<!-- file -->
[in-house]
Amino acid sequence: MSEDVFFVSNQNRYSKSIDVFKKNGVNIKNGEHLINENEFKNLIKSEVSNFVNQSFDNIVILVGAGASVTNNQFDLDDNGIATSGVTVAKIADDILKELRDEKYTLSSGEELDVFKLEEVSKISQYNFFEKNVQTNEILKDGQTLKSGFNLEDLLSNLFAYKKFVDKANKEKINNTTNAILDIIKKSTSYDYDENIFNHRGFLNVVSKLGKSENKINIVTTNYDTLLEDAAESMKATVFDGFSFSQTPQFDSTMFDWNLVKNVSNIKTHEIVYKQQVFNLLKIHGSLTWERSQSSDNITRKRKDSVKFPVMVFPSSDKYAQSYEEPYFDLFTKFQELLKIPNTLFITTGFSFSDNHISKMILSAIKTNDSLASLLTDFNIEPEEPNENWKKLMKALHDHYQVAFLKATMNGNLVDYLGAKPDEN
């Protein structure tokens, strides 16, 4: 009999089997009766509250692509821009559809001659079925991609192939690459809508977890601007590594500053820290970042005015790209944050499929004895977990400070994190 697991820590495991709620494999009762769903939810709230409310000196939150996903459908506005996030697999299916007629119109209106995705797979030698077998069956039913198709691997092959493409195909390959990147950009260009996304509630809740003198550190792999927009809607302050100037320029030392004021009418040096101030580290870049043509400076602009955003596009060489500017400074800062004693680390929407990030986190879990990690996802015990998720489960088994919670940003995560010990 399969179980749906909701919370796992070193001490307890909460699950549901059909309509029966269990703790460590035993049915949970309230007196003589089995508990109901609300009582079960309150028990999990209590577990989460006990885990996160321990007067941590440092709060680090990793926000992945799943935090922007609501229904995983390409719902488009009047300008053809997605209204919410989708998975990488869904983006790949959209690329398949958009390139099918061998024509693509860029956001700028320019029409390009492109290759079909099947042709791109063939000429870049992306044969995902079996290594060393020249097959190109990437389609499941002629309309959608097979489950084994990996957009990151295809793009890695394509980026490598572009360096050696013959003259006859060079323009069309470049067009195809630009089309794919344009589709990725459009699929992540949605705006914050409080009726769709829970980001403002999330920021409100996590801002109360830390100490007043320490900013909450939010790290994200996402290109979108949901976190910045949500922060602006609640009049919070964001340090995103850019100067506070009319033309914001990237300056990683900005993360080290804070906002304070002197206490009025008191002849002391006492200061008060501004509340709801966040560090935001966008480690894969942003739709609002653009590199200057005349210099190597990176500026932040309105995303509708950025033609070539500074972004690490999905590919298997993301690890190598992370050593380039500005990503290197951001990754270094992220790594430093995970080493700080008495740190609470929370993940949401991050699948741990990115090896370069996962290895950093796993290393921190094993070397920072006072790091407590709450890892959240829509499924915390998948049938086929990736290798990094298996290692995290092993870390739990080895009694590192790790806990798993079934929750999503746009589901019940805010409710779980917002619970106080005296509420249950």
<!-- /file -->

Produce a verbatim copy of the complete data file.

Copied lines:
[in-house]
Amino acid sequence: MSEDVFFVSNQNRYSKSIDVFKKNGVNIKNGEHLINENEFKNLIKSEVSNFVNQSFDNIVILVGAGASVTNNQFDLDDNGIATSGVTVAKIADDILKELRDEKYTLSSGEELDVFKLEEVSKISQYNFFEKNVQTNEILKDGQTLKSGFNLEDLLSNLFAYKKFVDKANKEKINNTTNAILDIIKKSTSYDYDENIFNHRGFLNVVSKLGKSENKINIVTTNYDTLLEDAAESMKATVFDGFSFSQTPQFDSTMFDWNLVKNVSNIKTHEIVYKQQVFNLLKIHGSLTWERSQSSDNITRKRKDSVKFPVMVFPSSDKYAQSYEEPYFDLFTKFQELLKIPNTLFITTGFSFSDNHISKMILSAIKTNDSLASLLTDFNIEPEEPNENWKKLMKALHDHYQVAFLKATMNGNLVDYLGAKPDEN
């Protein structure tokens, strides 16, 4: 009999089997009766509250692509821009559809001659079925991609192939690459809508977890601007590594500053820290970042005015790209944050499929004895977990400070994190 697991820590495991709620494999009762769903939810709230409310000196939150996903459908506005996030697999299916007629119109209106995705797979030698077998069956039913198709691997092959493409195909390959990147950009260009996304509630809740003198550190792999927009809607302050100037320029030392004021009418040096101030580290870049043509400076602009955003596009060489500017400074800062004693680390929407990030986190879990990690996802015990998720489960088994919670940003995560010990 399969179980749906909701919370796992070193001490307890909460699950549901059909309509029966269990703790460590035993049915949970309230007196003589089995508990109901609300009582079960309150028990999990209590577990989460006990885990996160321990007067941590440092709060680090990793926000992945799943935090922007609501229904995983390409719902488009009047300008053809997605209204919410989708998975990488869904983006790949959209690329398949958009390139099918061998024509693509860029956001700028320019029409390009492109290759079909099947042709791109063939000429870049992306044969995902079996290594060393020249097959190109990437389609499941002629309309959608097979489950084994990996957009990151295809793009890695394509980026490598572009360096050696013959003259006859060079323009069309470049067009195809630009089309794919344009589709990725459009699929992540949605705006914050409080009726769709829970980001403002999330920021409100996590801002109360830390100490007043320490900013909450939010790290994200996402290109979108949901976190910045949500922060602006609640009049919070964001340090995103850019100067506070009319033309914001990237300056990683900005993360080290804070906002304070002197206490009025008191002849002391006492200061008060501004509340709801966040560090935001966008480690894969942003739709609002653009590199200057005349210099190597990176500026932040309105995303509708950025033609070539500074972004690490999905590919298997993301690890190598992370050593380039500005990503290197951001990754270094992220790594430093995970080493700080008495740190609470929370993940949401991050699948741990990115090896370069996962290895950093796993290393921190094993070397920072006072790091407590709450890892959240829509499924915390998948049938086929990736290798990094298996290692995290092993870390739990080895009694590192790790806990798993079934929750999503746009589901019940805010409710779980917002619970106080005296509420249950």